Crimes and Tickets

Drinking, Drugs and Driving: Consequences


Are you suspected of impaired driving or driving after taking too much alcohol or drugs? Did you refuse the tests you were asked to do? These are serious crimes. You might be fined, lose your licence, get a criminal record and even go to jail.

Immediate consequences

The police can suspend (take away) your driver’s licence even before you’re found guilty by a judge. Depending on the situation, your licence can be suspended for 24 hours to 90 days.

In some situations, your driver’s licence might automatically be valid again after the period of suspension. In other situations, you might have to do additional tests before you’re allowed to drive again.

To learn more about having your licence suspended, the tests you must pass before getting your licence back or how to contest a police officer’s decision to take away your licence, consult the website of the Société d’assurance d’automobile du Québec (SAAQ or licence bureau).

Consequences if you’re found guilty

If found guilty, the judge will look at these things when deciding on a punishment:

  • the circumstances of your arrest
  • whether you were found guilty of any alcohol-related crimes in the past
  • your blood-alcohol level

Fines and prison

The punishments are similar for these crimes:

  • impaired driving
  • driving with a blood-alcohol level of .08 or more
  • driving with 5 nanograms or more of THC in a millilitre of blood (5ng/ml)
  • driving with 50 mg of alcohol or more in 100 millilitres of blood (50 mg/ 100 ml) combined with 2.5 nanograms or more of THC in a millilitre of blood (2.5 ng/ml)
  • refusing to give a breath or blood sample

These are the usual minimum punishments:

  • for a first offence: a fine of at least $1,000 with a possible jail term
  • for a second offence: at least 30 days in jail
  • for a third offence or more: at least 120 days in jail

The judge can give you a stricter punishment of up to 10 years in jail.

The punishment is different for the crime of driving with 2 but less than 5 nanograms of THC in a millilitre of blood: a maximum fine of $1,000 with no prison term. If you injure someone, you can get up to 14 years in jail. If you kill someone, you can be sent to jail for life.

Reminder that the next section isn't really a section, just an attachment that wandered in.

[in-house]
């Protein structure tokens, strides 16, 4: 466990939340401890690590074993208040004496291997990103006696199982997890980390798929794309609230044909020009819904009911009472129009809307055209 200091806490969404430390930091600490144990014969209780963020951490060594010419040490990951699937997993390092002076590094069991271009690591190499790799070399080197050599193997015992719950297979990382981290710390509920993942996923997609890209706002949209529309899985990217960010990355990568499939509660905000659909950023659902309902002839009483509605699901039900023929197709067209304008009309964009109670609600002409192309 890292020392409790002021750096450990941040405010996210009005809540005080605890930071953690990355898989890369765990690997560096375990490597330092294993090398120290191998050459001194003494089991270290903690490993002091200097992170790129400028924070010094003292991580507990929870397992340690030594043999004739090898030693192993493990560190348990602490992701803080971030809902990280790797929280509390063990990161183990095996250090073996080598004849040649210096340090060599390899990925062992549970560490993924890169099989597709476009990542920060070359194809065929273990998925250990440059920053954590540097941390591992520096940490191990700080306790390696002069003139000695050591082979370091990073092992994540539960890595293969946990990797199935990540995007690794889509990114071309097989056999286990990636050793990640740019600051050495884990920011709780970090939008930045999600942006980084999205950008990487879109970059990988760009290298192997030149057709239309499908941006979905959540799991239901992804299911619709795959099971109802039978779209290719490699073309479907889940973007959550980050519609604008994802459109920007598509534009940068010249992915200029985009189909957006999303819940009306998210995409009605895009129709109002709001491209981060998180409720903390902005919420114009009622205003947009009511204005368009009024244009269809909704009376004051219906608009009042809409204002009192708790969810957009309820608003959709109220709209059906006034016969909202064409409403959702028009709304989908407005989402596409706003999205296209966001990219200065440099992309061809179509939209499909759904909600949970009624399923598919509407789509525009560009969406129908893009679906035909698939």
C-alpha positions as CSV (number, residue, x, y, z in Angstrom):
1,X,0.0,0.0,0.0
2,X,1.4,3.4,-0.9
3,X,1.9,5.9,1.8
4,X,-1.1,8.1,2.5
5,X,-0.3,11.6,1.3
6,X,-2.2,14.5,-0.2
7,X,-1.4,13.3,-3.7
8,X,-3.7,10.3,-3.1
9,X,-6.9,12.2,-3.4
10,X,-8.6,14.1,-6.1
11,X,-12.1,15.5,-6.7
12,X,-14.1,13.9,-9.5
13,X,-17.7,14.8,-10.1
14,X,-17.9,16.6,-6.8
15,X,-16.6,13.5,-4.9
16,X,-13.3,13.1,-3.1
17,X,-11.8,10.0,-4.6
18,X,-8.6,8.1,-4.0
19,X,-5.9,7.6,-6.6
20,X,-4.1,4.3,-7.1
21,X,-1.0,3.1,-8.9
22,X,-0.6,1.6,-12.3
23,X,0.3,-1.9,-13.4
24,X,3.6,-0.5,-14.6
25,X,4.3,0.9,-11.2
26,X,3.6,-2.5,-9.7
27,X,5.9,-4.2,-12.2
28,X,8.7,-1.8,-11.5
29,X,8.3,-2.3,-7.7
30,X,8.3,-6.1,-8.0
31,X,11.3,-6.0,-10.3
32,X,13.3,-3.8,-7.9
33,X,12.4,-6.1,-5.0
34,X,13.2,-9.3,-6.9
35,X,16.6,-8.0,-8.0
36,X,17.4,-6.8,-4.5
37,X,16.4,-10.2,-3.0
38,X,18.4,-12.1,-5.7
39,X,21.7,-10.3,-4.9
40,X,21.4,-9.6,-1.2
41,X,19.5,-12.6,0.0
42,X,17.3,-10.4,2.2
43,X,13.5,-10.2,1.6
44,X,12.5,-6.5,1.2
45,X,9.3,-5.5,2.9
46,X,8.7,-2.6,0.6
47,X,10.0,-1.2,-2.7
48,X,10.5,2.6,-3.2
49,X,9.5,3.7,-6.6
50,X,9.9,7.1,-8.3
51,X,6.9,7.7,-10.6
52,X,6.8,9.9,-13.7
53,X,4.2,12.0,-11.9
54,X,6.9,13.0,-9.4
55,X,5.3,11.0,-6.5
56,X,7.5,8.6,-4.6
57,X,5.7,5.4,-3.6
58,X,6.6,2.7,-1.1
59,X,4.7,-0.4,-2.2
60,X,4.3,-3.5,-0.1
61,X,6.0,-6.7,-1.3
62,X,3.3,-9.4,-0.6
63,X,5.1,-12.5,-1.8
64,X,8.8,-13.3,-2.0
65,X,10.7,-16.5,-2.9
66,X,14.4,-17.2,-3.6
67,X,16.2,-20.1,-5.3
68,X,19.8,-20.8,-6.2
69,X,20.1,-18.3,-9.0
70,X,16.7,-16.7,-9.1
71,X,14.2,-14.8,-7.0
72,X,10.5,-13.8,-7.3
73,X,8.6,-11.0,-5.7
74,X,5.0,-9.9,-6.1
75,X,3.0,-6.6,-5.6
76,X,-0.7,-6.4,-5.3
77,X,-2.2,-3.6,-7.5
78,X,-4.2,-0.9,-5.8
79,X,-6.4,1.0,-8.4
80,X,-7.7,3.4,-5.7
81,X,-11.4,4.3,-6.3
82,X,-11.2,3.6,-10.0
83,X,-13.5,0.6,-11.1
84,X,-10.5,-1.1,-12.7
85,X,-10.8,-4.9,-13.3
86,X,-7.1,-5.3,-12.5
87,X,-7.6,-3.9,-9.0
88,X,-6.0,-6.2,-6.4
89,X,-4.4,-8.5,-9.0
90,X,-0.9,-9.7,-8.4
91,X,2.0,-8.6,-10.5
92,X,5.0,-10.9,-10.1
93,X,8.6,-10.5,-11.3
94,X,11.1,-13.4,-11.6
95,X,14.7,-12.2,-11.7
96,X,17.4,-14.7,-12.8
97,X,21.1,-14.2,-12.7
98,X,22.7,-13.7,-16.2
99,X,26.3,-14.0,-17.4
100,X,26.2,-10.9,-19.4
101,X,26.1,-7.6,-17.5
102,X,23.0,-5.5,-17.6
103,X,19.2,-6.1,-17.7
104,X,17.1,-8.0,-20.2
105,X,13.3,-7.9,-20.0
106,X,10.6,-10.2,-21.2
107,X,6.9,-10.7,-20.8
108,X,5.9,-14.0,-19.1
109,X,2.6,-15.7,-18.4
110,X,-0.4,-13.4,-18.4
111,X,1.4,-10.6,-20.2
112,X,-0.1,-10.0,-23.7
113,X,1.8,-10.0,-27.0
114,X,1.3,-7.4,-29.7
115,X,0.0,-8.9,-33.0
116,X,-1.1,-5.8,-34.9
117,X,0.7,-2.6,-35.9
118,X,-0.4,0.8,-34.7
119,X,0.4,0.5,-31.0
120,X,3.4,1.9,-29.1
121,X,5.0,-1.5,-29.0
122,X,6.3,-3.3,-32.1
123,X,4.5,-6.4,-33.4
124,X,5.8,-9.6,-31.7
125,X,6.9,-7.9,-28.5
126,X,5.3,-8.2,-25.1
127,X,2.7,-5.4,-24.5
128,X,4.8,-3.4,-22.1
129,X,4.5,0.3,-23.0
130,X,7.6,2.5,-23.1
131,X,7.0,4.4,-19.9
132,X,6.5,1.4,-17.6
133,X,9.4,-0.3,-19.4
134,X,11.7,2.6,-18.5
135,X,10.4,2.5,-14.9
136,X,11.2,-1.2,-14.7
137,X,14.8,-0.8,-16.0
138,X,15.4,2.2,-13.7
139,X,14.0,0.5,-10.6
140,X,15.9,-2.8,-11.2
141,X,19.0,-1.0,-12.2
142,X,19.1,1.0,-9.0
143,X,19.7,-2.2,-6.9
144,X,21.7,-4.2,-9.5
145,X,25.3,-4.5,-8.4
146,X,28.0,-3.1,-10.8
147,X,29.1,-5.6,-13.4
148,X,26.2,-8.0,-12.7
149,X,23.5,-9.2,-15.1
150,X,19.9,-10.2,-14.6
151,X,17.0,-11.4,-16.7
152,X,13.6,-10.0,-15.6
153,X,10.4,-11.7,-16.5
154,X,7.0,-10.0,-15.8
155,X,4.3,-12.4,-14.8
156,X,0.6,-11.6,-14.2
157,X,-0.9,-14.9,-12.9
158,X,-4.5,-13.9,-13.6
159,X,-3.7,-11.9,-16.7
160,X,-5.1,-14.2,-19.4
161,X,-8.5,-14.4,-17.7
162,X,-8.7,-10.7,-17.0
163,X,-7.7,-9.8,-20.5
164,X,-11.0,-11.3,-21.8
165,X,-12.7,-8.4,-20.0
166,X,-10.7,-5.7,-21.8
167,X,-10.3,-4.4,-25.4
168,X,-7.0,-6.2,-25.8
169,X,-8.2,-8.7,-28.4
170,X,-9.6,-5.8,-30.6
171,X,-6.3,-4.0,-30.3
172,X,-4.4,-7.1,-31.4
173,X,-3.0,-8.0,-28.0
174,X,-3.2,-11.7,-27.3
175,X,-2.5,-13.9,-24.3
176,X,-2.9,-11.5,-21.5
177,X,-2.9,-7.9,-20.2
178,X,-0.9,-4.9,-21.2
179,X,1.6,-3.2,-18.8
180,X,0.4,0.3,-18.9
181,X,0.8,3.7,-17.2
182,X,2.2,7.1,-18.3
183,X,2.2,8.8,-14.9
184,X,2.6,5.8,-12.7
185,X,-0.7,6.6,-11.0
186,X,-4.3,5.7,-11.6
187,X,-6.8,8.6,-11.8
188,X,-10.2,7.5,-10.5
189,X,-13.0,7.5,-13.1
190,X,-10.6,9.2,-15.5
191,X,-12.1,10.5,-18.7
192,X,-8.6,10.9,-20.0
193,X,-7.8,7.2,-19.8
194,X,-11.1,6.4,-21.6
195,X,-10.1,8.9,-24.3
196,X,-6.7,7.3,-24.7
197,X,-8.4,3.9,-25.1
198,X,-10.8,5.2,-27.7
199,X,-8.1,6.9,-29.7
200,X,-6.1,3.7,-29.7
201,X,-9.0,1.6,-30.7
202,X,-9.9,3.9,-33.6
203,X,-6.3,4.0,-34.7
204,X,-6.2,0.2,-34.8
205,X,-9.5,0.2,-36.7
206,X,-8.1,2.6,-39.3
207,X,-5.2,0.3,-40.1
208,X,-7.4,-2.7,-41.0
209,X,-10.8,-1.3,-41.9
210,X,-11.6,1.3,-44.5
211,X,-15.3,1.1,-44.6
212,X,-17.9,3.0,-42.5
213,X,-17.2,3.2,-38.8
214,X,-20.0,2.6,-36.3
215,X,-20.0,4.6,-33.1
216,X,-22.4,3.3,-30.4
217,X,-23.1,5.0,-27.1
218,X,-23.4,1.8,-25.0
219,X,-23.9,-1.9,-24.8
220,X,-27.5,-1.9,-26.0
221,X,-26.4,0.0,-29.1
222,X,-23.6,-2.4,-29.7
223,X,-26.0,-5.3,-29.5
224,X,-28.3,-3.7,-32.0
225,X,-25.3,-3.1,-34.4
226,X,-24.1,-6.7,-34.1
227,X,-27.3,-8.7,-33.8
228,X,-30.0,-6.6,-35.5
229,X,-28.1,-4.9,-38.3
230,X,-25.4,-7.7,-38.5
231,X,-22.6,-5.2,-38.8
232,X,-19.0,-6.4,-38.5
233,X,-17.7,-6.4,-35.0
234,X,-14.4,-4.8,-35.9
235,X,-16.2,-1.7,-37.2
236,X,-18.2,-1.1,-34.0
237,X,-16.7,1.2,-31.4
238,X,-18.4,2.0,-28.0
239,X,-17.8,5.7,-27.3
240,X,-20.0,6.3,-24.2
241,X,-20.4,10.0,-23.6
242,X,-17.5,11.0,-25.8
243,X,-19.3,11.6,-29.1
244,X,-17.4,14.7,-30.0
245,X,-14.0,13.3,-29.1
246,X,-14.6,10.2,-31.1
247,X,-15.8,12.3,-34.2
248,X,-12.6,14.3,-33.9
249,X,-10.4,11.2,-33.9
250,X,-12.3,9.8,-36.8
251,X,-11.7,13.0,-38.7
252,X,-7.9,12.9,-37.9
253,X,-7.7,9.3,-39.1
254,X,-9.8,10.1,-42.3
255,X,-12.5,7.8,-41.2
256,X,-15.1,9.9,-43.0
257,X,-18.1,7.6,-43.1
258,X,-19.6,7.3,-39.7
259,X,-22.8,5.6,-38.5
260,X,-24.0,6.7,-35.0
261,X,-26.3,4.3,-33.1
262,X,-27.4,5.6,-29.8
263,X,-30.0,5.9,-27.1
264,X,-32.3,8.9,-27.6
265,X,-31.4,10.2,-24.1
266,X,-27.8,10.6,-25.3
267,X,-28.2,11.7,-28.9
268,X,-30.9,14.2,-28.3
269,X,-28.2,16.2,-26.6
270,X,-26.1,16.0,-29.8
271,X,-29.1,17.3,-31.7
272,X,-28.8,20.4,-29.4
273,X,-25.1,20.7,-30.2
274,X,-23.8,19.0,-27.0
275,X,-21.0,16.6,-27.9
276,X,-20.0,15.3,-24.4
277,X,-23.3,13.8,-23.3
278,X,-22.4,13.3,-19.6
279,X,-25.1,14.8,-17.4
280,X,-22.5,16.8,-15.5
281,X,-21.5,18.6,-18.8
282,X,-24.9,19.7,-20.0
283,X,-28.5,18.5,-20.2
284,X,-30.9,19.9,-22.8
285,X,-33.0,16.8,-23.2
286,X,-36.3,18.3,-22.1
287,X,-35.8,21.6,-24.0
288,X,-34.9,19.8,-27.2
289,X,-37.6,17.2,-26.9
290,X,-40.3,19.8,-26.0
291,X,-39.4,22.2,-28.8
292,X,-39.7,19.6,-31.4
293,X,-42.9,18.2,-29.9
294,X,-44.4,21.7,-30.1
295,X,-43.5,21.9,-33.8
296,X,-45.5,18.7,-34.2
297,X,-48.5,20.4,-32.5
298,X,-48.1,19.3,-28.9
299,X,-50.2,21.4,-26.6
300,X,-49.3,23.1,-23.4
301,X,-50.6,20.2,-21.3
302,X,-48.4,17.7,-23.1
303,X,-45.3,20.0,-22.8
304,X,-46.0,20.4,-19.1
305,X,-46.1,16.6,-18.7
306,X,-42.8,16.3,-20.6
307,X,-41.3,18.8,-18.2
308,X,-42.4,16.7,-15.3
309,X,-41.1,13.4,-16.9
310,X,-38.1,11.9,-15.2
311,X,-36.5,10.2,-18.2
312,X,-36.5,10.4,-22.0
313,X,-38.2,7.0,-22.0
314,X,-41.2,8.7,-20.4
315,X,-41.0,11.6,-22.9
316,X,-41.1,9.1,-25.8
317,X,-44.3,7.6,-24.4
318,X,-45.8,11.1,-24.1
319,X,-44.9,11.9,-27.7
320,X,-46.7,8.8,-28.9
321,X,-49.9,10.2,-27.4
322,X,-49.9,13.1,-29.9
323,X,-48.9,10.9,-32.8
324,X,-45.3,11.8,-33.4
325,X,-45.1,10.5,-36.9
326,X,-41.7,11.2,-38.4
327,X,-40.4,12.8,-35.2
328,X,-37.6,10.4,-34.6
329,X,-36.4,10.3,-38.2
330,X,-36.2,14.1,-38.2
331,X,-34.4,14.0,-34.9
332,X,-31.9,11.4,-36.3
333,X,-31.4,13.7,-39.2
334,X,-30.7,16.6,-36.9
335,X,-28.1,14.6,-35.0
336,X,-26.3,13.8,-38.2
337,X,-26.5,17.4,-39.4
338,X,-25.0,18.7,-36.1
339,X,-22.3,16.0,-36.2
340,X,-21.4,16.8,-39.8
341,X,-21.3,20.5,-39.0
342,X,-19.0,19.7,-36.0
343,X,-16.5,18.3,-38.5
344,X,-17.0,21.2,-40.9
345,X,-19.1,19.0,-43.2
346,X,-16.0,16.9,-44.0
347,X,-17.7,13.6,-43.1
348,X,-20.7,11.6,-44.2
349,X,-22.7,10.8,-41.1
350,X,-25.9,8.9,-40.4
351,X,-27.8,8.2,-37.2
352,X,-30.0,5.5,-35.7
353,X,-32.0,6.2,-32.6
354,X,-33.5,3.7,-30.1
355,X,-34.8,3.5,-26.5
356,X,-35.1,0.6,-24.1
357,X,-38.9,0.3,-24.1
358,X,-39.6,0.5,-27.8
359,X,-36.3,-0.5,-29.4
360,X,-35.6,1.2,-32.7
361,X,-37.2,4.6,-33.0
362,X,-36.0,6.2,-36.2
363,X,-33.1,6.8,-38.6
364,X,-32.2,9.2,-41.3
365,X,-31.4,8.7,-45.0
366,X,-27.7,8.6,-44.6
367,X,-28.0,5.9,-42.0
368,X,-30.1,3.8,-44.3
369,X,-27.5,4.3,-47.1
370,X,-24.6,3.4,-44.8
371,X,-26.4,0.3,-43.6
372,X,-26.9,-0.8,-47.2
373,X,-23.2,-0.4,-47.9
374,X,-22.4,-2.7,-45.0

If you’re found guilty of any of these crimes, you will usually have a criminal record.

Losing the right to drive

If you’re found guilty of impaired driving or driving with more than the legal limit of alcohol or drugs in your blood, the judge will usually forbid you to drive (called a driving prohibition). Refusing to take tests ordered by police officers can also lead to a driving prohibition.

If you get a driving prohibition, the judge will immediately take away your driver’s licence. The court will inform the SAAQ that you were found guilty and the SAAQ will cancel your licence.

The SAAQ will also impose a driving prohibition. You will not be able to drive for the time ordered by the judge or the SAAQ, whichever is the longest.

The length of your driving prohibition can be from one to several years, depending on the situation. It will be longer if it is not your first offence or if you injured someone.

You can’t get your licence back until the driving prohibition is over.

Some people can get free or low-cost legal services through legal aid. See Legal Aid: Do I Qualify? for more information.